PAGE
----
Even many, many years after earning that title, it’s a word that I am still not used to saying or hearing.
The journey to become a master makes you humble. It certainly did in my case. It’s a long, difficult journey that, in many ways, never really ends.
People will often ask me what was the hardest part of earning the title of master, and my response is always the same: I’ll let you know once it happens.
Even after I tested for the level of “master,” I didn’t feel like one. It is much the same way as when you go from a color belt to a black belt. You don’t feel like a black belt. In fact, you tend to feel more like a white belt. Because at that level, it’s an entirely different world. It’s a great world, to be sure, but it’s a very different one.
There is an old saying: “the master has failed more times than the beginner has even tried.”
The word “master” doesn’t mean that I am perfect or that everything I do is done perfectly. It means that I have mastered myself and my training. Sure, my side kick might look perfect today, but tomorrow it may not. But, I have mastered my attitude and my outlook.
The things that make the journey difficult are as unique as the students themselves. Fighting was never an issue, I was always a pretty good fighter. It is patterns that have always been a challenge for me.
Way back in the 90’s, I was learning a pattern called Choi-Yong. For me, it was the most difficult pattern that I ever learned.
It was one of those things where I would work on a particularly hard part of the pattern and nail it, but then I would blow it on one of the easier parts. Or, I would get the whole thing looking really good, then get to the hard part and that would go wrong.
I’m not exaggerating when I tell you that it took me fifteen years of doing this pattern over and over again until I finally felt like I had learned it well enough to do it in a tournament, in front of other people, with confidence.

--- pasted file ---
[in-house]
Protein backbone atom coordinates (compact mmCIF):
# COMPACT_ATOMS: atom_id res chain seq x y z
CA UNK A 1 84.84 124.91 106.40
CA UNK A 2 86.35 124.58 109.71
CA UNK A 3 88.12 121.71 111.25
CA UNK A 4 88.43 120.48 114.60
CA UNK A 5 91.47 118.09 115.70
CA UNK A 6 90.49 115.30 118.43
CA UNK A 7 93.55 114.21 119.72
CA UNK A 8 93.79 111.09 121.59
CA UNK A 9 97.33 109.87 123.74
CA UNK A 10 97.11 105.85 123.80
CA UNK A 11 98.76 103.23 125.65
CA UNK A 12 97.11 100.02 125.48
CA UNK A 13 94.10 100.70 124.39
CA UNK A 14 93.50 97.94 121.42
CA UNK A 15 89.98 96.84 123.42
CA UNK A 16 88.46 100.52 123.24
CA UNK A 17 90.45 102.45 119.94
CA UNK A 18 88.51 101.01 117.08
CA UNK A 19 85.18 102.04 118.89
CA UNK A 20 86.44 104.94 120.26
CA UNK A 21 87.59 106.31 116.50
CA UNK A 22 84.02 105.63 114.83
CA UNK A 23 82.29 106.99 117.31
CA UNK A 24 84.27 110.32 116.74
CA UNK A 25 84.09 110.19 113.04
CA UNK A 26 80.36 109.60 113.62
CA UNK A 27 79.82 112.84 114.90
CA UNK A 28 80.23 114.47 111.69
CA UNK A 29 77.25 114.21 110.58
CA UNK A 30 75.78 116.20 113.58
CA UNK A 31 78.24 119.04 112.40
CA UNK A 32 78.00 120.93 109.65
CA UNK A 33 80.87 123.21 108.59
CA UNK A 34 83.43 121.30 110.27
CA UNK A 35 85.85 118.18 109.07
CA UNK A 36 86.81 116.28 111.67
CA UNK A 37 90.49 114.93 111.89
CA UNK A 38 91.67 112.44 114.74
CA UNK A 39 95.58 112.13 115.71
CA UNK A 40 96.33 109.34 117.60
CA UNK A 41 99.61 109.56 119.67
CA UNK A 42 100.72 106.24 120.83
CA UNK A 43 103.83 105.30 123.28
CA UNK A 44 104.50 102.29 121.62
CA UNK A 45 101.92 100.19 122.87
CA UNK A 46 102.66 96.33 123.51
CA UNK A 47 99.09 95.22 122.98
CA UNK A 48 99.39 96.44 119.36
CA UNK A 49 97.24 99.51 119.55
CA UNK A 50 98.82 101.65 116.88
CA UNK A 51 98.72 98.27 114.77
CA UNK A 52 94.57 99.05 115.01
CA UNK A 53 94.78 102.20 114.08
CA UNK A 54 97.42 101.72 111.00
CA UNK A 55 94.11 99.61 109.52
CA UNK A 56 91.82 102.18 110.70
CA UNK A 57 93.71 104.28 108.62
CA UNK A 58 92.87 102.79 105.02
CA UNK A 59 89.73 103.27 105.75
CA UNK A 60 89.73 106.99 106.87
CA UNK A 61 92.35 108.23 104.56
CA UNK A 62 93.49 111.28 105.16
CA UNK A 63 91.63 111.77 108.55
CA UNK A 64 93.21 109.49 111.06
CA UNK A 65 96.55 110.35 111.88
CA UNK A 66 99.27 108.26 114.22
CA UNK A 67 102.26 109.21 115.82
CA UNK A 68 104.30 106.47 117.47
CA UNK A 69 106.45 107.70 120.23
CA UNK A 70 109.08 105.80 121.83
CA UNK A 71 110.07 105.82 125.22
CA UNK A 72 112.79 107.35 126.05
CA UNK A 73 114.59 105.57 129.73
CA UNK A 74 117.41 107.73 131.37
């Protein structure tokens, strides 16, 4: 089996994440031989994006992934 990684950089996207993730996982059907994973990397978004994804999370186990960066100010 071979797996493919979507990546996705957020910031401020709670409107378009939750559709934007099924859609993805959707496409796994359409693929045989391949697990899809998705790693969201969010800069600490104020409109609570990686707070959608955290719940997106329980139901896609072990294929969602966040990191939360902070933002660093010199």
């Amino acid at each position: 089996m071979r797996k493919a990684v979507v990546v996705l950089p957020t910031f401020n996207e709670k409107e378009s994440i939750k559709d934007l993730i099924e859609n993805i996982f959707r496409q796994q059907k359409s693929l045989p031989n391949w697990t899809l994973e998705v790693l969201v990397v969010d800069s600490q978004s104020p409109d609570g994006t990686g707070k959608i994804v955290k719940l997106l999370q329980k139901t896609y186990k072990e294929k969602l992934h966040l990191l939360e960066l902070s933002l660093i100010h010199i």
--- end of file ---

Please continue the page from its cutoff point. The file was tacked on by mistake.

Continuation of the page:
I’m a perfectionist. When I am training a pattern, I can easily get bogged down in constantly trying to get it better and better. Sometimes I have to get to a point where I just let it go, because I will torture myself trying to learn it.
Oddly enough, I thank my years of playing trumpet for that. I used to sit in a 5’x5’ rehearsal room and blow my brains out for eight hours straight. That made it easier for me to do martial arts than some people, because I know all about drilling things over and over until I get them right. It doesn’t bother me at all. In fact, I quite enjoy it.
What we do is perishable. If we stop training, we lose it. I’m going to be 67 in June. It’s all about trying to hang onto what I have and not lose any of what I have worked so hard for.
My favorite part of being a master is that I can teach what I have learned. I get to be a steward for Tae Kwon-Do and spread it to other people.
I always tell people, if you are truly a master, you are never satisfied, but you are always happy.
Master Gorino’s Tae Kwon-Do offers a trial program for individuals and families in Buffalo, NY and the surrounding areas that allows you to get a feel for the different classes, meet our instructors, and experience our dojang. It’s a great way to see if Tae Kwon-Do is right for you. To learn more or to sign up, visit the Contact Us page or call (716) 836-KICK (5425) and a member of our team will follow up with you on next steps. We look forward to helping you achieve your goals. Pil-Sung!